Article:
Towards the Automatic Generation of Arabic Lexical Recognition Tests.

Mohammad Khalil Ahmad Nassar
محمد خليل احمد نصار
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Al-Quds University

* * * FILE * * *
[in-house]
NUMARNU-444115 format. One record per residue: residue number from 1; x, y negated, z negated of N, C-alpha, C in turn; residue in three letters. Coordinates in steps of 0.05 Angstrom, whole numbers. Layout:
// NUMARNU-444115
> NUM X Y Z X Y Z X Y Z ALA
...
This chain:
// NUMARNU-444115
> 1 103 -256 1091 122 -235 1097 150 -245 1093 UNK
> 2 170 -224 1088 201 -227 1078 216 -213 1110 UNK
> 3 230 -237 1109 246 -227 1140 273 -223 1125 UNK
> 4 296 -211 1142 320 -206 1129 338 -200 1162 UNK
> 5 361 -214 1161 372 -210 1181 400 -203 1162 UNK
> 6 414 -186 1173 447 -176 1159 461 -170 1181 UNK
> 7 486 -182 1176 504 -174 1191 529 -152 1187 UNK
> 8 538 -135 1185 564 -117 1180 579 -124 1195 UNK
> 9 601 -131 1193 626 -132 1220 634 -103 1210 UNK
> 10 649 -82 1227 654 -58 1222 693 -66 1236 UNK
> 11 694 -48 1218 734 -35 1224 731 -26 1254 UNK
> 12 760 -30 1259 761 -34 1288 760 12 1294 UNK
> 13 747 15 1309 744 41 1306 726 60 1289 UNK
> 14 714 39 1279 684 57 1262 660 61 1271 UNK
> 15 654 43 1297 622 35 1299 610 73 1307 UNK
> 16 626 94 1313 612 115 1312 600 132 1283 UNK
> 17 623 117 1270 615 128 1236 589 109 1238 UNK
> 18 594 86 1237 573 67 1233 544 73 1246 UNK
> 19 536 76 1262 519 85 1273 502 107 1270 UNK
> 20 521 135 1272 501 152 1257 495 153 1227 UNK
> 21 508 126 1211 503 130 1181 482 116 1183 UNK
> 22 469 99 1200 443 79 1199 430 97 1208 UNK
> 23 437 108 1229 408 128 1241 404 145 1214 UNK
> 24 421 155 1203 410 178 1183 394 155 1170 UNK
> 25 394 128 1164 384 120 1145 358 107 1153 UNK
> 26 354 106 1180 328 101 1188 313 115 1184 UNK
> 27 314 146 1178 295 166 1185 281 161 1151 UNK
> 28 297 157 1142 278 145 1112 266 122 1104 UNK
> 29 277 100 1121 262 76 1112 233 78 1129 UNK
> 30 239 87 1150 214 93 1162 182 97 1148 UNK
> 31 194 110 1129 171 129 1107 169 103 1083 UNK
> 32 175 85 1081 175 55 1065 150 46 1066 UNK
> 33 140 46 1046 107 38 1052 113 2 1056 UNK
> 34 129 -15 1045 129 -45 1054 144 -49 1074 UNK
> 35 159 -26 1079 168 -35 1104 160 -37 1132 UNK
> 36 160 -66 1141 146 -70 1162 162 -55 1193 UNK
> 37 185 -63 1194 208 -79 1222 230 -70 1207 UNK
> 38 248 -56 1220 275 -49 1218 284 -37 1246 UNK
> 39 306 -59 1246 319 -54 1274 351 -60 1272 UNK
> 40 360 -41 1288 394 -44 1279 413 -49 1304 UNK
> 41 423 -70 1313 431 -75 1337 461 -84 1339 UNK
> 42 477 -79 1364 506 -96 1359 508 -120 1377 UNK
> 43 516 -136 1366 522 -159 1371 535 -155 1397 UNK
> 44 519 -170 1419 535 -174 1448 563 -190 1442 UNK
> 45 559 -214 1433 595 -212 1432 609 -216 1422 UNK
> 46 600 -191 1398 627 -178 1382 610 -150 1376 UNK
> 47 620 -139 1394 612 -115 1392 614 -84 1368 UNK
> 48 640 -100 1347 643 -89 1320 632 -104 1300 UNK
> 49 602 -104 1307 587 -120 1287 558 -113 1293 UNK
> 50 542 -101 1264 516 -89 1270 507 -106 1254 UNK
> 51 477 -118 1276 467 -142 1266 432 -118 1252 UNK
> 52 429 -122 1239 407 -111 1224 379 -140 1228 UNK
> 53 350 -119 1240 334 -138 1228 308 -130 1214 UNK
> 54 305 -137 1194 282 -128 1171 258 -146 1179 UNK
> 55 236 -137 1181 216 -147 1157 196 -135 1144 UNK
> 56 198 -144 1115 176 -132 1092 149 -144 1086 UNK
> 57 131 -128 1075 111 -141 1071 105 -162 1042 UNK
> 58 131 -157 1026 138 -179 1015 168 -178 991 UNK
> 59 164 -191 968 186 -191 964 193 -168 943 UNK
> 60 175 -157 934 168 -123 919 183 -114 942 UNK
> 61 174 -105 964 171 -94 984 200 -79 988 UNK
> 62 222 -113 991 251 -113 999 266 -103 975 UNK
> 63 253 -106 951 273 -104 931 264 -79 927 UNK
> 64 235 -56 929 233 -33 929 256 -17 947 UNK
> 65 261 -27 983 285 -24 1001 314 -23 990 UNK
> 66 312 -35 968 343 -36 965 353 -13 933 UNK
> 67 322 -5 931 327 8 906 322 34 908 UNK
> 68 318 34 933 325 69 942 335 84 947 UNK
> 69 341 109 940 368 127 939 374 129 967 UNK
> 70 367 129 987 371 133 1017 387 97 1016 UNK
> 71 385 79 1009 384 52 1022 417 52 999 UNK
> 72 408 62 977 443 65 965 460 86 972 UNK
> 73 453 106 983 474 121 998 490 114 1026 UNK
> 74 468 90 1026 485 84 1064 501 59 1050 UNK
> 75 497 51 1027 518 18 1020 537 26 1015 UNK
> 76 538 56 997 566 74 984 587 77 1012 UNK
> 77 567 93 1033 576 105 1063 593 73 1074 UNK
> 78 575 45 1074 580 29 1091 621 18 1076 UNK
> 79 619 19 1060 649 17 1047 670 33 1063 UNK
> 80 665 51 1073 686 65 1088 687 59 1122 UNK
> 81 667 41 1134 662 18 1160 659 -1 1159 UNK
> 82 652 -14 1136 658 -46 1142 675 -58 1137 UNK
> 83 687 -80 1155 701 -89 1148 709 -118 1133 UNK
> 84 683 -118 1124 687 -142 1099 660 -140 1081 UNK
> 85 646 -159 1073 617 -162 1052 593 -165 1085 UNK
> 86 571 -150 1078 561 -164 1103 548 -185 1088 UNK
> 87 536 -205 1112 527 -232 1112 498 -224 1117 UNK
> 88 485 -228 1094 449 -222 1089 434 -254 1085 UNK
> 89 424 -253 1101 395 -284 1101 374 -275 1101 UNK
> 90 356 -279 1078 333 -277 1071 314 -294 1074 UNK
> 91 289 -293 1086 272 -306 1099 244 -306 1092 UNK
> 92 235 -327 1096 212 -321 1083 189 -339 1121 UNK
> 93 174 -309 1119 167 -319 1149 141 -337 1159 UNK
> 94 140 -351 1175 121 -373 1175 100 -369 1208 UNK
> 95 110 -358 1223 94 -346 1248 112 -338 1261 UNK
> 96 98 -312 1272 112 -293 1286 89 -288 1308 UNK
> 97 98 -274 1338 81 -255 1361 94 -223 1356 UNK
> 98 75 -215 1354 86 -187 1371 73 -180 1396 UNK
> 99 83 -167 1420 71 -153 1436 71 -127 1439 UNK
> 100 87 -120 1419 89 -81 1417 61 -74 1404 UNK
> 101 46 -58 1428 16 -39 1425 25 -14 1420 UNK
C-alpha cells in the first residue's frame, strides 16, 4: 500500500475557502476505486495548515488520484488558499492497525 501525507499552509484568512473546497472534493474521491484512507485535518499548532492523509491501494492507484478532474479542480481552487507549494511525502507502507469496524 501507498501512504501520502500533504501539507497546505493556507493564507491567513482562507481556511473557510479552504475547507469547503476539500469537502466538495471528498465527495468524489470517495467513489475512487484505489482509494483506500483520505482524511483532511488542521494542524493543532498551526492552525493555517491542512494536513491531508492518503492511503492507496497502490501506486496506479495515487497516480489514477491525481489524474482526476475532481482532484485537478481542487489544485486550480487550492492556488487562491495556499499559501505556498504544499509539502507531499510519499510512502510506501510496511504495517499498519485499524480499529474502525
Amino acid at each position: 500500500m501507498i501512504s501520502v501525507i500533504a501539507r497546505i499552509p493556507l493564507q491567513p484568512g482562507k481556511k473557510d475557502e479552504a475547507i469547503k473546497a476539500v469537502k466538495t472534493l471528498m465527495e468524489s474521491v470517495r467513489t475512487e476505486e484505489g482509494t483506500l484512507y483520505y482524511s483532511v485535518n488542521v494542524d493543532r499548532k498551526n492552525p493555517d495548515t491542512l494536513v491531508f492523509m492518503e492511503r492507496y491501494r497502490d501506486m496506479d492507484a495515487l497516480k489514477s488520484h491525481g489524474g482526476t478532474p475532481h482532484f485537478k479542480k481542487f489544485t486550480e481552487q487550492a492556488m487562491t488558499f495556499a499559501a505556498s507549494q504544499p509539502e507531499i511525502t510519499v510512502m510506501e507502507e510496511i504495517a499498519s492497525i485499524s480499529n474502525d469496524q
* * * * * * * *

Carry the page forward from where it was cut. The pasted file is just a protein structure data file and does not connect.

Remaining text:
Lexical Recognition Test (LRT) themes are one of the main methods that are widely used to measure language proficiency of some common languages such as German, English and Spanish. However, similar researches for Arabic language are at development stages, and existing proposals mainly use human-generated methods. In this thesis work, we suggested a new methodology, based on a newly developed algorithm that aimed to design and construct an Arabic LRT. The developed algorithm generates nonwords dynamically based on Arabic language special characteristics. The main four characteristics that this developed algorithm considers are: orthography (spelling), phonology (pronunciation), n-grams and the word frequency map, which is an important factor to create a multi-level test. The developed algorithm differs from previous approaches in the sense that the previous approaches used Markov models to create nonwords while the developed algorithm use some of Arabic language letter characteristics to create high quality nonwords. With the help of a large processed dataset of vocabularies (14,000,849), the developed algorithm was experimented. For this purpose, a Web-based application, following the suggested methodology, was designed and implemented to facilitate the process of setting up the LRT, and to manage and analyze learners’ responses. The experimental results have shown that the LRT questions that were automatically generated by the proposed system had confused the learners, this is clear from the output of the confusion matrix which showed that 1/3 of the generated nonwords were able to distract the learners. Each vocabulary item had (49) responses; responses for real words (48% correct answers, 52% in-correct answers). For the nonwords responses about 30% incorrect answers; this means the system was able to confuse the learner by selecting them as real words, and 70% correct answers; this means that the responses did not confuse the learner. Consequentially, the results of recall and precision have smaller values, 0.28 and 0.54, respectively. The study also analyzed other study dimensions towards achieving test scores. These dimensions are word length, word type, and knowledge of Arabic as the number of learning years, learner’s main language, and gender. The results have shown that the most affecting dimension was the type of generating the nonwords, especially the orthographical one, and it would be better when the replacement letter is located in the intersection of both orthographical and phonological similarity groups, since most of the confusing vocabularies (277) were belonged to this deterministic item. To validate the accuracy of the developed approach, we developed a version of the Arabic LRT. This version consisted of two sections: real words and nonwords. The nonwords section had been divided into two equal parts; vocabularies that were automatically generated from the developed algorithm, and the second part contained vocabularies that were generated manually by Arabic language expert, who used the same rules being implemented in the algorithm. The comparative study showed that results the accuracy of both methods is almost the same